I know it's a seemingly uncharacteristic choice for someone advocating GX drivetrains and SunRace cassettes but my hope is to enjoy a life way beyond the Renthal 1XR I was so impressed by without a significant weight increase and with my preferred oval option. 

I'm months away from being able to truly report on the return on investment that a stainless Camo setup offers but I know a lot of riders frustrated by the limited lifespans of narrow wide rings - particularly the oval models on the market - so I want to put this option out there now. 

Future Reviews

I'll go deep bike nerd on all these products in the future once I can fully talk about performance and longevity but I wouldn't mention them if I wasn't satisfied thus far. I think these products have the potential to improve some riders' experiences now.

If you have any questions I'll answer them as best as I can now and follow up as I have more information and feedback.  

For more information:

SQLab is here
Wolftooth is here
Lake Footware is here

*I run Specialized's Body Geometry +2 or SQLab's 215 insoles for the record.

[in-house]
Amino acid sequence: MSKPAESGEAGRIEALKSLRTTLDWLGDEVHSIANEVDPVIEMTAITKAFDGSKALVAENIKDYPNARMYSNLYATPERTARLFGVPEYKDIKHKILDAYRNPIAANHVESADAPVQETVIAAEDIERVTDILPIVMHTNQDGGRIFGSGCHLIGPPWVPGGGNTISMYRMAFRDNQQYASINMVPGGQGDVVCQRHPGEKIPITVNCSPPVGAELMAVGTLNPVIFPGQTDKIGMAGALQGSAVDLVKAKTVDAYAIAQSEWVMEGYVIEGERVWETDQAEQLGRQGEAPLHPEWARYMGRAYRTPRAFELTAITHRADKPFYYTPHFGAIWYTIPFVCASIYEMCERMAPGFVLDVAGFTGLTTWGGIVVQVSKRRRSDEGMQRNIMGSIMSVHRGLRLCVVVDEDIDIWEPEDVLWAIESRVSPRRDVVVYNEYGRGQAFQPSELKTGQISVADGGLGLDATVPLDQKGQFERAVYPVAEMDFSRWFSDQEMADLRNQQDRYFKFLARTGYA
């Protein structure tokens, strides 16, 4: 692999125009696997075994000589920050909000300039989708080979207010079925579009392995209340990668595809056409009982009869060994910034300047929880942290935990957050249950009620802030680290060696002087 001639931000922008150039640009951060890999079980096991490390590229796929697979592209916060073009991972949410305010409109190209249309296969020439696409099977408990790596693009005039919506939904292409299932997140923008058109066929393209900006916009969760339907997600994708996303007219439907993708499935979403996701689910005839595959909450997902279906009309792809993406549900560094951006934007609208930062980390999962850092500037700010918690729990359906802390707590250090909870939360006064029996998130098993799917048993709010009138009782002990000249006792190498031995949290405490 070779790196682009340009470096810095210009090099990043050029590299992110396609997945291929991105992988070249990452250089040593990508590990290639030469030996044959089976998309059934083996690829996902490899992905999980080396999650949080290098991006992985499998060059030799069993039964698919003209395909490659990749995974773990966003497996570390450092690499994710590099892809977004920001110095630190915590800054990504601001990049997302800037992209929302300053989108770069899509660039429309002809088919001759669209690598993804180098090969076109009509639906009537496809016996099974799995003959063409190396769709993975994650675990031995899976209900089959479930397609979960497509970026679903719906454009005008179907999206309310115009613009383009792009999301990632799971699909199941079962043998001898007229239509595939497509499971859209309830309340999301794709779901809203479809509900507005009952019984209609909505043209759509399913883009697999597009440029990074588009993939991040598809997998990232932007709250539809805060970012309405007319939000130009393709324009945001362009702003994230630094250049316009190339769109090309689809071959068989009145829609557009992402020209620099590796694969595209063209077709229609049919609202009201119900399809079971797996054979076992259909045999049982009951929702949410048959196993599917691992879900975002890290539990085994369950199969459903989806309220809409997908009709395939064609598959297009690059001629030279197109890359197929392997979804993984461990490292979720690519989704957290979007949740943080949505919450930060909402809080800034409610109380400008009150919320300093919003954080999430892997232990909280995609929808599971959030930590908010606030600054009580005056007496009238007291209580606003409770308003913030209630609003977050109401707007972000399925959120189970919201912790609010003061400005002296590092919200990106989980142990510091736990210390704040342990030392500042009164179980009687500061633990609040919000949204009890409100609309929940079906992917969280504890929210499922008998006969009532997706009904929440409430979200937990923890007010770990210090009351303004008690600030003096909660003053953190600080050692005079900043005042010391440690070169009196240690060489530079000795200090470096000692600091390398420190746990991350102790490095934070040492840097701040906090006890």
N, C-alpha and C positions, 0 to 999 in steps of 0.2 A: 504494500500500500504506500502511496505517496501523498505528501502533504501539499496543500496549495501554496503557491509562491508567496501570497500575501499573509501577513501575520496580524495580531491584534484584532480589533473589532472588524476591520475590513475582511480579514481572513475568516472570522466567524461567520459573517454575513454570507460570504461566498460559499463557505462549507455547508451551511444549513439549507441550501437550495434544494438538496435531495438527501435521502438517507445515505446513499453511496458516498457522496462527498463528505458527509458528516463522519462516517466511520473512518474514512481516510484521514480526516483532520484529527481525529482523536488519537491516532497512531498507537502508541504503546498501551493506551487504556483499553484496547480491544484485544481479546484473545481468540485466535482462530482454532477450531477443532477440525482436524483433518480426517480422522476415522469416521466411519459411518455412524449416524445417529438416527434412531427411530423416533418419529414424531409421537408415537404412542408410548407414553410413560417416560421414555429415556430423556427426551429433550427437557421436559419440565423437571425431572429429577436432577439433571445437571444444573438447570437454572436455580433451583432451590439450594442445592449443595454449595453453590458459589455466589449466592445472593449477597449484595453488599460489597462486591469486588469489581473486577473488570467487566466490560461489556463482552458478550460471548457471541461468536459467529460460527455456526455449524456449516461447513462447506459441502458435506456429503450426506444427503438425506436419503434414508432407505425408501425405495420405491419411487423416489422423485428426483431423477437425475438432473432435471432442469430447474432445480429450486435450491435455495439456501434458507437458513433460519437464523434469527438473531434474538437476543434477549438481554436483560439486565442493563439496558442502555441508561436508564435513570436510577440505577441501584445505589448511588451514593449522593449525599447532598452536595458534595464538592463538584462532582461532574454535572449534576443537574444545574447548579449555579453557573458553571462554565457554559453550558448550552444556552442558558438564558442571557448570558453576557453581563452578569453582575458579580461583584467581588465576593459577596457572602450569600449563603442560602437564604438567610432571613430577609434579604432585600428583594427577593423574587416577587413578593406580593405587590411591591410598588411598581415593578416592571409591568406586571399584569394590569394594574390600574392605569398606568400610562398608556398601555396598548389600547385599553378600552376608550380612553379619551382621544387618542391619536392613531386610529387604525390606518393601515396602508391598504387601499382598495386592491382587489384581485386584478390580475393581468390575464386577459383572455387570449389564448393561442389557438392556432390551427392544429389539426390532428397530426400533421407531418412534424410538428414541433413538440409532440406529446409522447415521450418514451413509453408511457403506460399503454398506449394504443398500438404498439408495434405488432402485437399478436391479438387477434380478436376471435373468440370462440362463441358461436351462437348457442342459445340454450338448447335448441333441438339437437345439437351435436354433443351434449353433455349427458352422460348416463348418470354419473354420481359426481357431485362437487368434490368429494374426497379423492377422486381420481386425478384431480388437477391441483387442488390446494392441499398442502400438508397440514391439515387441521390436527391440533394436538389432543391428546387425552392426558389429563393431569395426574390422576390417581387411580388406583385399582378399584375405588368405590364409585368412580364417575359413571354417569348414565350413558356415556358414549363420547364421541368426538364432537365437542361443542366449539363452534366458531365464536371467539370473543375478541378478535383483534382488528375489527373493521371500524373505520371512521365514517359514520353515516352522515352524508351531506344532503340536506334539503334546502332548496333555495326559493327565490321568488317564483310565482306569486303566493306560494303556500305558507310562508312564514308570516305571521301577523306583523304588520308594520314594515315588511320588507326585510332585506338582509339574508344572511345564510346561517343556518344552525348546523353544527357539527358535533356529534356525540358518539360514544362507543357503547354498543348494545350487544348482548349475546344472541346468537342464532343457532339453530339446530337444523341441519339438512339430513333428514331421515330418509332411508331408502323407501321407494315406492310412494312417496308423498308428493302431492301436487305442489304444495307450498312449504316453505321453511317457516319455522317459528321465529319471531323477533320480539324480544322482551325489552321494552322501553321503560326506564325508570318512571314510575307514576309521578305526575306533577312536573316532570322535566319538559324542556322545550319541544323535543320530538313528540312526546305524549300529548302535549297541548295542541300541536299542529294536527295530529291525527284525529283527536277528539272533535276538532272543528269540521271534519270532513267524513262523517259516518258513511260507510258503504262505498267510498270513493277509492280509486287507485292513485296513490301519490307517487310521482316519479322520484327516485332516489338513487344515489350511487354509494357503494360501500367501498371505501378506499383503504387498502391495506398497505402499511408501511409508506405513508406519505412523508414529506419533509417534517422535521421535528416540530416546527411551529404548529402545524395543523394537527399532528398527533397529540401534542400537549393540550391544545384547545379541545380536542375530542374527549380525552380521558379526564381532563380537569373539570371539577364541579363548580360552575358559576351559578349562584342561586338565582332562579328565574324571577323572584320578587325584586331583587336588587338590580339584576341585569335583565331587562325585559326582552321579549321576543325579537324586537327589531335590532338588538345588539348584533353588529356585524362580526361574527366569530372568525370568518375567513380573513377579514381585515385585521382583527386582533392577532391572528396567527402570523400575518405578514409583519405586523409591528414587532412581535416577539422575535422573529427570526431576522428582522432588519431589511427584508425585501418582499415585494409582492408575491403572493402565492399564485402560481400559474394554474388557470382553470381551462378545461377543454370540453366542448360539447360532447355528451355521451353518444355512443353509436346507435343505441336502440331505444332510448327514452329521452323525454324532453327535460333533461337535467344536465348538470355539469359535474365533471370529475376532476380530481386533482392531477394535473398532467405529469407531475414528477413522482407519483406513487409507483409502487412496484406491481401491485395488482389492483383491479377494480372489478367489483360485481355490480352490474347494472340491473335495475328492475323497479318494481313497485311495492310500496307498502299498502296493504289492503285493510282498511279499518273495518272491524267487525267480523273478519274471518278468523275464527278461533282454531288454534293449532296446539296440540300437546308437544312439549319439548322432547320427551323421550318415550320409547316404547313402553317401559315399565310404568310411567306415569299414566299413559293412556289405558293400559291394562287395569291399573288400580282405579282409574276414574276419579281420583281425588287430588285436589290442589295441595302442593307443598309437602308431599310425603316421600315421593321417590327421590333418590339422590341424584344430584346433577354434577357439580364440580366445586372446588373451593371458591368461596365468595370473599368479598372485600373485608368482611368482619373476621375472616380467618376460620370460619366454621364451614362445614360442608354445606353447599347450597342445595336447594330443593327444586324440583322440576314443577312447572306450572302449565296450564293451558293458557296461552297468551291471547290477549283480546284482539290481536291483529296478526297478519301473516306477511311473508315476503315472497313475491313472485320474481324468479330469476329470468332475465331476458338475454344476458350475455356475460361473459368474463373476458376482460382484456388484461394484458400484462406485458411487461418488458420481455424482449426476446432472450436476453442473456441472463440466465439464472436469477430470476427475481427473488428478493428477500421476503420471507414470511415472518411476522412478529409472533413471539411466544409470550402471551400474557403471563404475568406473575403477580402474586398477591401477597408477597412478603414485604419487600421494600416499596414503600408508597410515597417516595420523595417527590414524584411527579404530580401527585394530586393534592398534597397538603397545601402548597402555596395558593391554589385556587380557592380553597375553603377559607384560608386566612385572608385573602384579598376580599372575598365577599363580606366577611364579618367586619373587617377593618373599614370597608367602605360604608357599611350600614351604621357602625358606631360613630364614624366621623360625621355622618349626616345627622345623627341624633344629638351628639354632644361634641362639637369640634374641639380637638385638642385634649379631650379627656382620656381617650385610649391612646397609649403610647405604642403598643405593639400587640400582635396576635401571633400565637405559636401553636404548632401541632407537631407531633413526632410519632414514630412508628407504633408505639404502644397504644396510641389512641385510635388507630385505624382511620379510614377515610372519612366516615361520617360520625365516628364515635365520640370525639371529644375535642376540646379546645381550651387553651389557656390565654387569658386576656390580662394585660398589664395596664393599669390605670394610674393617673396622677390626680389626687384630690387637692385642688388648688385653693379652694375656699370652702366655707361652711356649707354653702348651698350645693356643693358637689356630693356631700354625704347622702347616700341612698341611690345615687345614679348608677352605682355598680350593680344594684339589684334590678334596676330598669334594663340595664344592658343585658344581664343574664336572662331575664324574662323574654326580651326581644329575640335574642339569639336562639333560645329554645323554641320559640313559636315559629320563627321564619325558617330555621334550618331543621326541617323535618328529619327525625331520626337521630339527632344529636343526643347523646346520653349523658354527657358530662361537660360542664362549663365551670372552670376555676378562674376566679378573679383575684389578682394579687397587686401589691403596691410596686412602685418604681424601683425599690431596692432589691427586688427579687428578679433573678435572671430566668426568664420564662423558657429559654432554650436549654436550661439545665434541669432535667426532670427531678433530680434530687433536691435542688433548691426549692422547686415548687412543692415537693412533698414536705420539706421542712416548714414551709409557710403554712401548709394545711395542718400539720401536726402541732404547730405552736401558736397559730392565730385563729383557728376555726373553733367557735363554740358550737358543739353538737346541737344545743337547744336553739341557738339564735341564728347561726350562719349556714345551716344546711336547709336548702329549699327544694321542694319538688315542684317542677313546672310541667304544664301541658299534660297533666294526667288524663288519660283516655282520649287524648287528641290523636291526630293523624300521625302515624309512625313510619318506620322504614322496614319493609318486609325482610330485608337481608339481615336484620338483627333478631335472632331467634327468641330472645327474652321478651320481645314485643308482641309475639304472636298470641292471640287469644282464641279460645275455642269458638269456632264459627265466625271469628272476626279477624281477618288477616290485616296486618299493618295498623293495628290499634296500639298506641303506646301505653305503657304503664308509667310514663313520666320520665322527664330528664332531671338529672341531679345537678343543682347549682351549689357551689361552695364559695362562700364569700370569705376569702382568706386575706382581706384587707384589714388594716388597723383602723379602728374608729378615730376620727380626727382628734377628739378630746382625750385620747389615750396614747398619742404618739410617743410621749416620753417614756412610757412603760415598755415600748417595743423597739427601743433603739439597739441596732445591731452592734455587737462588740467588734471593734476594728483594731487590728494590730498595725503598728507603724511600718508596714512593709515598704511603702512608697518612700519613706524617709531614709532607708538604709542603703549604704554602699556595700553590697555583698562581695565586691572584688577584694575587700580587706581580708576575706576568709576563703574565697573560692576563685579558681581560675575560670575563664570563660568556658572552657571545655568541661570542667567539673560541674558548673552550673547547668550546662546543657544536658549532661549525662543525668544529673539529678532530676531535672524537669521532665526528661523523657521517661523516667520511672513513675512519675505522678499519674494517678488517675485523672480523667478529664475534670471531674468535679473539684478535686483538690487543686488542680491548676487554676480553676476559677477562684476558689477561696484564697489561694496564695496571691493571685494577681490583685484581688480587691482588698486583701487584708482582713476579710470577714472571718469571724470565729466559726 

Comments

bart
+1
bart  - June 7, 2017, 8:33 a.m.

For the record, I have been quite surprised by my SQlab saddle, less back pain for sure and you totally don't feel the flex while riding.  Settled on the soft as well and I feel fresher on those longer rides.

Reply

jeffgicklhorn
+1
jeffgicklhorn  - June 7, 2017, 8:43 a.m.

I also have the SQlab 661 active saddle. Have a minor lower back injury and from a few years ago and this has helped immensely. I also seem to have less butt fatigue overall on longer rides, even though I don't really notice that until after 20+ miles of riding. I originally went with the medium elastomer but ended up dropping to the soft as well.

Reply

AndrewMajor
+1
Andrew Major  - June 7, 2017, 8:57 a.m.

So I went Soft and then recently - with permission from SQLab - took the elastomer right out. I like the soft on the suspension bike I've been riding it on but naked is definitely best for my hardtail. The support is still excellent.

Reply

Endur-Bro
0